Sometimes we see the tsunami of disaster sweeping towards us in the distance and try to warn the photographer, but usually they just keep building sand castles on the beach. Other times the photographer, trying to appear superbly professional, never lets us know what’s coming and the first thing we hear is something like “That 18-270mm f/6.3 lens is defective. The bride is furious that all the images from the candlelit ceremony in the coal mine didn’t turn out.”
At any rate, this kind of situation is so common that here at Lensrentals we have a series of acronyms to describe the various disasters that commonly occur. We’re sharing these, not to make fun of other photographer’s misfortunes . . . OK, yes we are making fun. I can’t lie that much. But there is a purpose. We hope to show those of you about to embark on this path what not to do.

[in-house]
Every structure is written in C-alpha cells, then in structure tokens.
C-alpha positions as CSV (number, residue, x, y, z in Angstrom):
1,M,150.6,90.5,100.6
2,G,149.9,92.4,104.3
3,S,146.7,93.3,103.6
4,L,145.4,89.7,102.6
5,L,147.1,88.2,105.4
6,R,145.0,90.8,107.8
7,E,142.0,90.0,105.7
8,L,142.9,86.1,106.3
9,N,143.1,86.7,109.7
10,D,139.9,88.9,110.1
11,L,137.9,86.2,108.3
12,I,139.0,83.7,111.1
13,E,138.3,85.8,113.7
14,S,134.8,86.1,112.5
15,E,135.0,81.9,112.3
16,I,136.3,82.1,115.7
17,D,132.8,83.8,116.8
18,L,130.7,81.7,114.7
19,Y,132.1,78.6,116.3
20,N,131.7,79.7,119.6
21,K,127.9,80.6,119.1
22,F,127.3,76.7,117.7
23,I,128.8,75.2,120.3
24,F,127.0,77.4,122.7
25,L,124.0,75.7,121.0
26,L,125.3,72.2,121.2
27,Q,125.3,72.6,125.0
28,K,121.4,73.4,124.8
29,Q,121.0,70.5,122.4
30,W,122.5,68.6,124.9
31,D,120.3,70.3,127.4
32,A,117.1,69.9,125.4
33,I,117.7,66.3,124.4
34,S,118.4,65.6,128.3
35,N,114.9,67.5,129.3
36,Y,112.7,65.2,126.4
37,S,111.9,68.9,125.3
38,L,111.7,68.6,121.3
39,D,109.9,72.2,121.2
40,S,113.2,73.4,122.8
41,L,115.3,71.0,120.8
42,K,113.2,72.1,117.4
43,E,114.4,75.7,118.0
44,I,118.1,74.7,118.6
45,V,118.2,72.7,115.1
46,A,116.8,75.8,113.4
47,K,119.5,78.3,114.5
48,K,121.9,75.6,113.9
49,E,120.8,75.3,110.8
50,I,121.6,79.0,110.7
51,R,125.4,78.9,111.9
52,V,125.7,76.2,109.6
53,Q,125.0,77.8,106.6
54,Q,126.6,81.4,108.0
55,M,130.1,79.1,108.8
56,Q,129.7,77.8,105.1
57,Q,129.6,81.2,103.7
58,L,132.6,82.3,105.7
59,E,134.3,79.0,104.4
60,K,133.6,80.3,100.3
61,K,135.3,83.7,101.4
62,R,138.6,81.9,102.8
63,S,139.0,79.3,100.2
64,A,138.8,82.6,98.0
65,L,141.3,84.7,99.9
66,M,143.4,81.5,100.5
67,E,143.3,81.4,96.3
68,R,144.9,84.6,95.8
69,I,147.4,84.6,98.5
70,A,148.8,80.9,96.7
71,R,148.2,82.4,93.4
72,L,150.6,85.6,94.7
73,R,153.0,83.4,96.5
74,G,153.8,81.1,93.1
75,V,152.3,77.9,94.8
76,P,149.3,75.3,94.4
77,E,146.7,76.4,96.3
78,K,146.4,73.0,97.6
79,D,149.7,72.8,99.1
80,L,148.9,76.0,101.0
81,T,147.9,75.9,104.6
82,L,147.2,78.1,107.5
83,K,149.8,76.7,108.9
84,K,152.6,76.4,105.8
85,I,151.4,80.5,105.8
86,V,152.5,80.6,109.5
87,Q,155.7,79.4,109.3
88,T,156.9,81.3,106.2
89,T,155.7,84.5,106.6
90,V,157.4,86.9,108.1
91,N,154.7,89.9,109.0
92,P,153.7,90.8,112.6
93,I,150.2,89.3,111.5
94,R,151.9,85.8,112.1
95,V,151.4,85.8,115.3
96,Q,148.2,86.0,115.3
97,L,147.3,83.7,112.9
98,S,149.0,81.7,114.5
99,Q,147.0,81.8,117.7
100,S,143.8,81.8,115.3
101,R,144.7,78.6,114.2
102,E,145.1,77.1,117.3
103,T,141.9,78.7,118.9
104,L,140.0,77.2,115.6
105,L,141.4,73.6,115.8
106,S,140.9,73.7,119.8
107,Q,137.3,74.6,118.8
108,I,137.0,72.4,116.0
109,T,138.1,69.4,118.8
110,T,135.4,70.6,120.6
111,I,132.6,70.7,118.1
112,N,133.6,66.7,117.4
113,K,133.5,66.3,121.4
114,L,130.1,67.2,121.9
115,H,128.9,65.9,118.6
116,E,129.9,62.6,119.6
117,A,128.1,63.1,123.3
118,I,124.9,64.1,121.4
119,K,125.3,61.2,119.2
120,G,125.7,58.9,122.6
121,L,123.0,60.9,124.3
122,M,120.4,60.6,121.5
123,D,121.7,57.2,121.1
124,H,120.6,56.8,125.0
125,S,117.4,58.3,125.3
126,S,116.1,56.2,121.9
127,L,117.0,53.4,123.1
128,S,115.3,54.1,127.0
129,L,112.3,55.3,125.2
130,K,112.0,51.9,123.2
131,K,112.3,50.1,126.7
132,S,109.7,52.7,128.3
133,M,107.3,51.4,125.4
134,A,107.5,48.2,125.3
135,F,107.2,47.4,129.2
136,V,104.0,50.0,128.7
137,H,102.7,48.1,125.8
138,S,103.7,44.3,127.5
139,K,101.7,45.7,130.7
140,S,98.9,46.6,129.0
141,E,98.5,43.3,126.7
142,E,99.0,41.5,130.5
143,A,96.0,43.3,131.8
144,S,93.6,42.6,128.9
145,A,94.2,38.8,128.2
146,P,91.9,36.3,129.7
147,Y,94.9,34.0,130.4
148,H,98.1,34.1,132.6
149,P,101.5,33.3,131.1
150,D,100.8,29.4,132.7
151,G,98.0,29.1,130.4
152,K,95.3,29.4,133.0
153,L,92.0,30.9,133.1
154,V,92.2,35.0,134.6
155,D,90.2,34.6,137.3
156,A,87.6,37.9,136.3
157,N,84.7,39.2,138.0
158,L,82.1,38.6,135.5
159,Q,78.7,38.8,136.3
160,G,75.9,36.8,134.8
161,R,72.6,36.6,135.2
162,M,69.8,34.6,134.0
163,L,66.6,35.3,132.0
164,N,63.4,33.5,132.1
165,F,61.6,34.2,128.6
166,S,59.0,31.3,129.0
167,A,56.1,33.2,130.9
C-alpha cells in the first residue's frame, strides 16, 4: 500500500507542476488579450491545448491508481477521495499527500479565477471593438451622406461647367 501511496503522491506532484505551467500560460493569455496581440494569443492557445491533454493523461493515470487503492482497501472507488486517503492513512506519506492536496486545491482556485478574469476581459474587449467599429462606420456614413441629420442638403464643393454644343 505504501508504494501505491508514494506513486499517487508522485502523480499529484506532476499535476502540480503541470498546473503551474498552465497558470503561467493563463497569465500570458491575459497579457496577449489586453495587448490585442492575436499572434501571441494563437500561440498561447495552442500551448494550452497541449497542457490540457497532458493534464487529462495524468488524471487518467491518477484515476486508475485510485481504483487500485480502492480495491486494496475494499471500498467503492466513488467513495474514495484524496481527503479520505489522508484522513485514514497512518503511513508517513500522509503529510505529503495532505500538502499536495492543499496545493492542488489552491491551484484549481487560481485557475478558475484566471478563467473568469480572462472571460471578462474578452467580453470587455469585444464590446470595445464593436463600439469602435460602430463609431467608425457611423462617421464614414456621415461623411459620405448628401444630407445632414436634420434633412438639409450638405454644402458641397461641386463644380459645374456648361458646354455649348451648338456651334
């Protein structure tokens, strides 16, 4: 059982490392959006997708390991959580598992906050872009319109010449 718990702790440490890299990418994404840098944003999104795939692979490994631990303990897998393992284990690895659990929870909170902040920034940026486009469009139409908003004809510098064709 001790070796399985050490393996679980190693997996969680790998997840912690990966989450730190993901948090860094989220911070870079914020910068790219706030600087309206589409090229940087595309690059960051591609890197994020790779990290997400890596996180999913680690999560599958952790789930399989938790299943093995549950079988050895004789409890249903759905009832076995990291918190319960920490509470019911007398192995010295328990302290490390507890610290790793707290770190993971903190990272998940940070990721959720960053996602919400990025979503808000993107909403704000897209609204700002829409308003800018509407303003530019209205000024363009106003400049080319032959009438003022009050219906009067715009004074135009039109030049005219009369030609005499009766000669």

The Wrong Person in the Wrong Place for the Wrong Reason
Sometimes the problem is general rather than specific. Someone who just doesn’t have the right personality or mind set to do wedding photography is going to do it anyway.
FWIGTEW || First Wedding, Isn’t Going To End Well
This is when we see the Tsunami coming so clearly that before the order is even filled, it’s flagged for the inevitable complaint that is coming. All FWIGTEWs have one common characteristic: they have never done this before, but know exactly how to do it and are happy to tell us and everyone else how it should be done. There is no hope for these photographers.